Thursday, March 13, 2008

It's not spring yet

A couple of interesting veggies popped up in Iovine Brothers' bins this week.

First, asparation. No, not as in a small burst of air, or the entry of secretion into the lungs. That's aspiration. I'm talking about asparation, which is the trademark name for broccolini, a cross between broccoli and Chinese kale. Didn't see a price, but given that it's a trademarked-veggie, I would expect it not to be cheap. But it did look interesting: a stalky broccoli, but of daintier proportions than broccoli rabe.

In the same bin could be found cardoon, a southern European winter vegetable. At first glance it looked like a giant, dull bunch of celery stalks, but botanically it's closer to the artichoke, as it is a kind of thistle. That means it takes a bit to prepare properly: trimming and de-ribbing, cutting and dipping in acidulated water to prevent browning before braising. It's $1.99 a bunch, which looks like it would be enough for four or five servings as an appetizer or side. Bet it would be good in a cream sauce after preliminary cooking.

The Mexican avocado crop has arrived, and that means lower prices. Iovine had medium-sized ones at 50-cents apiece. Limes, alas, are the same price. Outside of the various greens (I picked up some escarole to braise with raisins, capers, pine nuts and olives this week), one of the better veggie values was the frying peppers, $1.49/pound.

I'm still impressed with the South American late summer fruit at Iovine, especially the plums. Domestically, nice navel oranges, medium sized, were selling at 20 cents apiece.

With enough daylight at dinner time to fire up the grill, I picked up some beef (chuck with some short rib) ground to order at Harry Ochs yesterday, but when I passed Wan's Seafood I couldn't resist the sardines. They had already been headed and gutted and were selling for $2.99/pound. I was a tad wary, because other fish mongers were selling them whole for a buck more, but these were firm and smelled fine. They cooked up even better. I had a few right off the grill yesterday as an appetizer, but ate most the rest for dinner tonight after concocting a curry sauce for them to bathe in, trying to duplicate a curried pickled herring I tasted at Aquavit. It tasted delicious but, because of the textural delicacy of the grilled sardines, turned into a spread. Next time I'll also add some beet for color, because when sardines get mashed up, they are decidedly gray. I'll also start with pickled herring: the flesh is firmer and doesn't break up as easily.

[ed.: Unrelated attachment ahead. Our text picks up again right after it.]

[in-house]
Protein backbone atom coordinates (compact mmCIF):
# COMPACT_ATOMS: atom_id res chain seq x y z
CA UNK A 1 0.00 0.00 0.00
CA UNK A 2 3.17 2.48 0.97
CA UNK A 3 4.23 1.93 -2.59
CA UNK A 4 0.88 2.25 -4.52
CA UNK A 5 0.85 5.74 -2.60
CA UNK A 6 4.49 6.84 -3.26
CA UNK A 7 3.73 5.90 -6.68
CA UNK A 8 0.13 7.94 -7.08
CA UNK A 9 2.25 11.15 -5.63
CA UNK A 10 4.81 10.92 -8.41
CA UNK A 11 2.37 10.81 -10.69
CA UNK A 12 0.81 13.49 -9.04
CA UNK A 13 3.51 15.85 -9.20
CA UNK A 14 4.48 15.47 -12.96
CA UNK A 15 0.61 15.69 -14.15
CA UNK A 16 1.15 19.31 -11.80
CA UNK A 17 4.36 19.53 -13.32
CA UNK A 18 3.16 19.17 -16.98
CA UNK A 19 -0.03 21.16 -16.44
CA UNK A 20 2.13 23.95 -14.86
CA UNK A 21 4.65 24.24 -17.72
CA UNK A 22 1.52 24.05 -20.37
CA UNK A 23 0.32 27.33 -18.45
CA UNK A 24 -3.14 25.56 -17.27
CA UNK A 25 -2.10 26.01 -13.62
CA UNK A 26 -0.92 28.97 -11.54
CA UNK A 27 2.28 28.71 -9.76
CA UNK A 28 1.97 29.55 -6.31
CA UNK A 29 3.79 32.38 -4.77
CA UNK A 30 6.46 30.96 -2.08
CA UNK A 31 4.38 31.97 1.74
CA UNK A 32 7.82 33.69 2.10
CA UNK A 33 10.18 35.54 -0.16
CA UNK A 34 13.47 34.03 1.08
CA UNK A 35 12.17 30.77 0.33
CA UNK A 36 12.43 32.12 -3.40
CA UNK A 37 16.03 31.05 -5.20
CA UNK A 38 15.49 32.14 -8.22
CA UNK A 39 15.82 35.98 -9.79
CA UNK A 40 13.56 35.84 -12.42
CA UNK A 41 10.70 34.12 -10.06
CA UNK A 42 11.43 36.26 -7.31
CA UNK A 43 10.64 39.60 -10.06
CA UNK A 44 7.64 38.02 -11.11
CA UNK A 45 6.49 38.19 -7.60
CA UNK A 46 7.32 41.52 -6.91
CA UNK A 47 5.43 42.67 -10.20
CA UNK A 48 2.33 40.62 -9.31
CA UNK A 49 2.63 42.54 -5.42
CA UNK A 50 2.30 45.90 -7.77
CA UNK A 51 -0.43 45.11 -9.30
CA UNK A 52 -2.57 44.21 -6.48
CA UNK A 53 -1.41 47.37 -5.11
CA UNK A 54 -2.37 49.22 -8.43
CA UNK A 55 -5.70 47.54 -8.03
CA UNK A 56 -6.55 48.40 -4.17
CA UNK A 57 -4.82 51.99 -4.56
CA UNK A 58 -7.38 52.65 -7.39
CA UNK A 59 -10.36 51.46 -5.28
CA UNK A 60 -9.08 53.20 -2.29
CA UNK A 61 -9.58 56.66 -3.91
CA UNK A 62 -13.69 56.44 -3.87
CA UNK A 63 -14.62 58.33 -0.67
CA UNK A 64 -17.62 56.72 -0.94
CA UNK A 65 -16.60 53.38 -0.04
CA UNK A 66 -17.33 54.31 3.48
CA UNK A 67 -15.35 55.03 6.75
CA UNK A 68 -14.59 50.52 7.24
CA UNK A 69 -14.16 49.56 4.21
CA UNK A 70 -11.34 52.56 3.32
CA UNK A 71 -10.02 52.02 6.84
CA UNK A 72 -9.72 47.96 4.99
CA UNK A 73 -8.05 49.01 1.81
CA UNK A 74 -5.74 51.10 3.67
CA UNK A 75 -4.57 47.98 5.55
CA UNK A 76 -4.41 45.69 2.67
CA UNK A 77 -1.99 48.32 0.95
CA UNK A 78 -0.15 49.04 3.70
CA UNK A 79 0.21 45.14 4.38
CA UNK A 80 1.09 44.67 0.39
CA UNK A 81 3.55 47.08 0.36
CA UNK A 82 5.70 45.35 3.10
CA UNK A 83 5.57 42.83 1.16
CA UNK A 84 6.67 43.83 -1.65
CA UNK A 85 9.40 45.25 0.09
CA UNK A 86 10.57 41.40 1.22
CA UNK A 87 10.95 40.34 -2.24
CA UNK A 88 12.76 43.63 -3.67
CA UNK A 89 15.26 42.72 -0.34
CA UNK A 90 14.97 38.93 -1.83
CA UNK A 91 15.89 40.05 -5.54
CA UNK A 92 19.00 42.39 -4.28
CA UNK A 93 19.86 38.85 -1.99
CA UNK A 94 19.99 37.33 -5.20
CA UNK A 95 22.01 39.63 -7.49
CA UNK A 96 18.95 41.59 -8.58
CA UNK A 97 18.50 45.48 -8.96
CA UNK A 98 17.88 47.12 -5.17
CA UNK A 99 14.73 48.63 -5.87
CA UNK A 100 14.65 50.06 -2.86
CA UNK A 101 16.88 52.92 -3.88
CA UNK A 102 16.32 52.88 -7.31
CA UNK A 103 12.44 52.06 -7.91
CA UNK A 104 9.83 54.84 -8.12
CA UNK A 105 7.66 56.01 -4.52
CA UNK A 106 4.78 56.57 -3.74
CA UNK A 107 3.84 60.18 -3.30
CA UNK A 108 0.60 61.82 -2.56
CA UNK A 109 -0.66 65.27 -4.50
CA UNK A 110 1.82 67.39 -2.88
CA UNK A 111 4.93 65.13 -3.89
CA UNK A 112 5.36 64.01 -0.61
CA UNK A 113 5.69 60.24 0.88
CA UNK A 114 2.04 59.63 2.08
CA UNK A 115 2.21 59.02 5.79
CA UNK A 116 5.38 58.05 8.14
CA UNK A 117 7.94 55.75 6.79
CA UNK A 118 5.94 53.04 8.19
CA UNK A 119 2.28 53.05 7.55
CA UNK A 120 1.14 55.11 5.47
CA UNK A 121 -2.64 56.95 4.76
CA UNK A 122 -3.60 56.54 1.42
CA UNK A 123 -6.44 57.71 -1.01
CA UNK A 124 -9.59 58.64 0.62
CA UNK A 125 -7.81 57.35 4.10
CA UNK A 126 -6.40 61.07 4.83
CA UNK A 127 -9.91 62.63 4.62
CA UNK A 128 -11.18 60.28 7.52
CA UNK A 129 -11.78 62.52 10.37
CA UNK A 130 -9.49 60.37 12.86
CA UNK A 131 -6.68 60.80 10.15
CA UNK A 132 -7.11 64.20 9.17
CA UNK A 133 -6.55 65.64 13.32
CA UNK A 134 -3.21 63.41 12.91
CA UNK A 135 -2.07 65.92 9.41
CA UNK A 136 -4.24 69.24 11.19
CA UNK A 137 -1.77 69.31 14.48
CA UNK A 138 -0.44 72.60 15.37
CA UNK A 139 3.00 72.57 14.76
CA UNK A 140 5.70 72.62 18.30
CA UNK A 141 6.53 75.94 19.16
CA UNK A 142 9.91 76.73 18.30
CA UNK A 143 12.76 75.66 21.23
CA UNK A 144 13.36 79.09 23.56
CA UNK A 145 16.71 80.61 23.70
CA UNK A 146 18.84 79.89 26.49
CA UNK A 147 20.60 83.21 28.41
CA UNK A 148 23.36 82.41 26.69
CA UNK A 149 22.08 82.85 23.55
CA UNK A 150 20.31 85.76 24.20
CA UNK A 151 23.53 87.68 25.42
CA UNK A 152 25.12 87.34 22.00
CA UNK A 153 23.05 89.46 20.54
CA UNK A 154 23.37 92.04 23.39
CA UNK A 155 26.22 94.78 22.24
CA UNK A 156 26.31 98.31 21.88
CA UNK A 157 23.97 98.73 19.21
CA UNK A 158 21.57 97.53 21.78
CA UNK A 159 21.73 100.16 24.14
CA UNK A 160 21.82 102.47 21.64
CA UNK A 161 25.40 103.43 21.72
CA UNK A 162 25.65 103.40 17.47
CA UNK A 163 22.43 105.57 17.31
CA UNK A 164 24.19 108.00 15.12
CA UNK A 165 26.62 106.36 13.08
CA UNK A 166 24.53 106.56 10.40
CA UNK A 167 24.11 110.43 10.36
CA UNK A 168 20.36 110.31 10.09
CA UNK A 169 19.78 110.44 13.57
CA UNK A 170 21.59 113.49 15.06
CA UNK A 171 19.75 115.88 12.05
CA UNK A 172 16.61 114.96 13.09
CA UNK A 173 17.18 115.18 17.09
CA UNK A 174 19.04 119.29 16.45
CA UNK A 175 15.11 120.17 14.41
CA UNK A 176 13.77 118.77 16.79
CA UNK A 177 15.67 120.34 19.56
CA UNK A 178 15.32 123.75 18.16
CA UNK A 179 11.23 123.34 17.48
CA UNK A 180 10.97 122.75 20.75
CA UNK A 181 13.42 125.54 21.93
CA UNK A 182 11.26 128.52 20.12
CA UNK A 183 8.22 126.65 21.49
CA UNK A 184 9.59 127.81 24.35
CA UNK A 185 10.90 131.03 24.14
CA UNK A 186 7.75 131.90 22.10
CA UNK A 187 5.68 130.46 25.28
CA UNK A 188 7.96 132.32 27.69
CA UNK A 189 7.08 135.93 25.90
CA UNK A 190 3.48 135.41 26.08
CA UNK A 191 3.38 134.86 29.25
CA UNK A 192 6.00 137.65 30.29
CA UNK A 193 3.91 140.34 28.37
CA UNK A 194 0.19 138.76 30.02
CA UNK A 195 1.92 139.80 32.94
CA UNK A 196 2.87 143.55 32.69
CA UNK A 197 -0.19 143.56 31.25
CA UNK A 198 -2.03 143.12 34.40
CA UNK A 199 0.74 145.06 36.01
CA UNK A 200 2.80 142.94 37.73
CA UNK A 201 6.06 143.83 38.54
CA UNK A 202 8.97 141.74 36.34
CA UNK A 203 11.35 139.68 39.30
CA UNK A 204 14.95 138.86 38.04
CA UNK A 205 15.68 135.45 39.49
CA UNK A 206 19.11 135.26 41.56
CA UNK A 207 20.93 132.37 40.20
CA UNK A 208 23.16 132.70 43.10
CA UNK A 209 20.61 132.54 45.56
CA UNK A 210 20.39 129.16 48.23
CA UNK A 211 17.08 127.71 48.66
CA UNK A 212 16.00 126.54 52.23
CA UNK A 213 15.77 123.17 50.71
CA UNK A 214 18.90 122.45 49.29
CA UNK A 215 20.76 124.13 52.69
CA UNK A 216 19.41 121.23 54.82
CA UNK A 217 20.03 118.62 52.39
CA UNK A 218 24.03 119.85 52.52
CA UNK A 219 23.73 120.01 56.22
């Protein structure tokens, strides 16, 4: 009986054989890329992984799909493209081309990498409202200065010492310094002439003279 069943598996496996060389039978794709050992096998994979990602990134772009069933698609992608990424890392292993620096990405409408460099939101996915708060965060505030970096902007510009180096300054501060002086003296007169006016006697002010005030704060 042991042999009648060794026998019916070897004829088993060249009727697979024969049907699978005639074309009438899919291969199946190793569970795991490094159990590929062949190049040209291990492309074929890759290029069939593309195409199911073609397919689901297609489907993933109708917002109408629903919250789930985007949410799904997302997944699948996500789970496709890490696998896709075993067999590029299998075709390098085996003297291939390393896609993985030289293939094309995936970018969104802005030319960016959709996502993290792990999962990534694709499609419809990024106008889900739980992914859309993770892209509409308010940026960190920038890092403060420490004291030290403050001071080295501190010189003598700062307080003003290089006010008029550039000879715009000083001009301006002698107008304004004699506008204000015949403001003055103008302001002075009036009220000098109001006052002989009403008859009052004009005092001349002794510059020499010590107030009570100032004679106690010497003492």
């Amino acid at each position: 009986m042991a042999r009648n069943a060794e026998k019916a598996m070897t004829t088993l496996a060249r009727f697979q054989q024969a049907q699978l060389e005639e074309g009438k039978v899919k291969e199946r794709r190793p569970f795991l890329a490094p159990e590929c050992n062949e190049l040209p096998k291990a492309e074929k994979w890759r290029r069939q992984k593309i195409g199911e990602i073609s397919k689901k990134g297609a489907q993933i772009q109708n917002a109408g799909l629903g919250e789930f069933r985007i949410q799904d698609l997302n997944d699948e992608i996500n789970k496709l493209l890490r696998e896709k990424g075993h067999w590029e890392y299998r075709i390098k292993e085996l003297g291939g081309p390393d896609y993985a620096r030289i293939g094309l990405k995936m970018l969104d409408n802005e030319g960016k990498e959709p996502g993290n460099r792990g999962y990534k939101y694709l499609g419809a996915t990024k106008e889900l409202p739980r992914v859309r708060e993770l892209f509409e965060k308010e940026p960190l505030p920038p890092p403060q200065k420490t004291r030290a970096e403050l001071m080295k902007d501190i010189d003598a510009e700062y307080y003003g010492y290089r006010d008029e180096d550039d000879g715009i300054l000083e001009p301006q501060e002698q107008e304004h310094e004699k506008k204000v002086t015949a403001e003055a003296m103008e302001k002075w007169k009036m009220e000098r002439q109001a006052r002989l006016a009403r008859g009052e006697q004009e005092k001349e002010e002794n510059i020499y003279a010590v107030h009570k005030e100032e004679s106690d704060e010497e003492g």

I've gotten so used to microwave popcorn that I've forgotten how easy it is to make the old fashioned kind; the pot cleans up easily enough. Ben Kaufman has a couple of different varieties; the "red" popcorn I bought last week popped up fluffy white, with just a speck of red left in the nearly hulless hull.

According to a new video, 16 of the 73 shops at the Reading Terminal Market are owned by immigrants. That's the crucial fact behind the message of a video produced by the U.S. State Department aimed at foreign viewers. Featured are the owners of Nanee's Kitchen, Profi's Creperie, De' Village, and Tokyo Sushi Bar. You can find the two-minute video here.

Want an egg broken over your head? It will bring you good luck and go to a good cause. It's the cascarones tradition, which has been growing in popularity in the Mexican community, especially at Easter. The hollow eggs are filled with confetti then "cracked" over your noggin by a friend. The cascarones decorated by local children will be sold at the market March 19-22 to benefit the Cascarones Por La Vida Art Fund, which benefits children with HIV/AIDS. The project is led by local artist Marta Sanchez.

RTM General Manager Paul Steinke will be co-host with Sonny DiCrecchio of the Philadelphia Regional Produce Market when the National Association of Produce Market Managers holds its annual meeting at the Loew's hotel at the end of the month. Members of the 60-year-old association come from not just public markets and year-round farmers' markets, but wholesale markets, too. Among the speakers will be David O'Neil, who as RTM manager under the Reading Company helped plan its revitalization, and April White of Philadelphia Magazine.

Kelly Novak, the RTM's marketing and event coordinator, is leaving at the end of the month, so the search is on for a replacement. If you're interested in the job, check out the market's website for details.


Anonymous said...

Just discovered your blog - I work very close to RTM and have not made good use of it. I've now switched to buying nearly all of my produce there, but am working on expanding that to meat/seafood - I find myself a bit intimidated. But your comments will undoubtedly help me get over that! I'm still trying to figure out logistics...selection is best earlier in the day, but without a refrigerator at work, it poses some challenges!

Bob Libkind said...

Glad to be of service, Karen. Keeping stuff at the workplace with no fridge is problematic, though I find Iovine's keeps replenishing their stock throughout the day. The larger problem is that a lot of merchants start shutting down at 4:30 (even though they are supposed to be open later), so by the time you get there after work they aren't there. If you live in town, you might want to try weekend shopping: Saturday morning before 11 a.m. isn't overwhelmingly crowded, and Sundays aren't either, though some a few purveyors aren't open on Sundays, and the Pennsylvania Dutch aren't there Sunday either.

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